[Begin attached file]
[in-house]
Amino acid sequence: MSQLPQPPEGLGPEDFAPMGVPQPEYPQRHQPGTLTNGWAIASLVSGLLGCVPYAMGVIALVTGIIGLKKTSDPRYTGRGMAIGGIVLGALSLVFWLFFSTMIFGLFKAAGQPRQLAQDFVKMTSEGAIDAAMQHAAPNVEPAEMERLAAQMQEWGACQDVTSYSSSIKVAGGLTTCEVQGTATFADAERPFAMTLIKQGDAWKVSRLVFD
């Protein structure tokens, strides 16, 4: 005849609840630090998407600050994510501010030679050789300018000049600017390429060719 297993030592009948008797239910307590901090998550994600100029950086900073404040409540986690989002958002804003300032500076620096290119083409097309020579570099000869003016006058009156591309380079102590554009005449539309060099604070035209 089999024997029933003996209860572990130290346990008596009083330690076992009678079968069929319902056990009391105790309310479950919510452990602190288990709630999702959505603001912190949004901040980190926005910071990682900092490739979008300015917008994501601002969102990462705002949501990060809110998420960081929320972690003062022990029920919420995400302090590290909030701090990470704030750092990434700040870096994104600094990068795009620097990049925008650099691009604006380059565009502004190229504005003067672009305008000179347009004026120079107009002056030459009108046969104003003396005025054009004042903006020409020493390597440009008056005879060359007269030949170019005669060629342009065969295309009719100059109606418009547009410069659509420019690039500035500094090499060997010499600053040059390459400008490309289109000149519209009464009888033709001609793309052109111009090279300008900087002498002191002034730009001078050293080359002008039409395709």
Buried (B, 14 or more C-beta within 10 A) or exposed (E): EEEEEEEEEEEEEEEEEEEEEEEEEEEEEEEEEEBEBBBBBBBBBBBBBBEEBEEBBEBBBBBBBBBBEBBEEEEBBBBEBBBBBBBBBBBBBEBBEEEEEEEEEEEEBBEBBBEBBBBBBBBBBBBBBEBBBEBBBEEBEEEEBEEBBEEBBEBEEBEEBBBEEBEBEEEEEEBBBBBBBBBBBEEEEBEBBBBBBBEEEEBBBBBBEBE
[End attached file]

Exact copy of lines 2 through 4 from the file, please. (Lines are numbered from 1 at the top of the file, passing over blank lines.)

Amino acid sequence: MSQLPQPPEGLGPEDFAPMGVPQPEYPQRHQPGTLTNGWAIASLVSGLLGCVPYAMGVIALVTGIIGLKKTSDPRYTGRGMAIGGIVLGALSLVFWLFFSTMIFGLFKAAGQPRQLAQDFVKMTSEGAIDAAMQHAAPNVEPAEMERLAAQMQEWGACQDVTSYSSSIKVAGGLTTCEVQGTATFADAERPFAMTLIKQGDAWKVSRLVFD
């Protein structure tokens, strides 16, 4: 005849609840630090998407600050994510501010030679050789300018000049600017390429060719 297993030592009948008797239910307590901090998550994600100029950086900073404040409540986690989002958002804003300032500076620096290119083409097309020579570099000869003016006058009156591309380079102590554009005449539309060099604070035209 089999024997029933003996209860572990130290346990008596009083330690076992009678079968069929319902056990009391105790309310479950919510452990602190288990709630999702959505603001912190949004901040980190926005910071990682900092490739979008300015917008994501601002969102990462705002949501990060809110998420960081929320972690003062022990029920919420995400302090590290909030701090990470704030750092990434700040870096994104600094990068795009620097990049925008650099691009604006380059565009502004190229504005003067672009305008000179347009004026120079107009002056030459009108046969104003003396005025054009004042903006020409020493390597440009008056005879060359007269030949170019005669060629342009065969295309009719100059109606418009547009410069659509420019690039500035500094090499060997010499600053040059390459400008490309289109000149519209009464009888033709001609793309052109111009090279300008900087002498002191002034730009001078050293080359002008039409395709």
Buried (B, 14 or more C-beta within 10 A) or exposed (E): EEEEEEEEEEEEEEEEEEEEEEEEEEEEEEEEEEBEBBBBBBBBBBBBBBEEBEEBBEBBBBBBBBBBEBBEEEEBBBBEBBBBBBBBBBBBBEBBEEEEEEEEEEEEBBEBBBEBBBBBBBBBBBBBBEBBBEBBBEEBEEEEBEEBBEEBBEBEEBEEBBBEEBEBEEEEEEBBBBBBBBBBBEEEEBEBBBBBBBEEEEBBBBBBEBE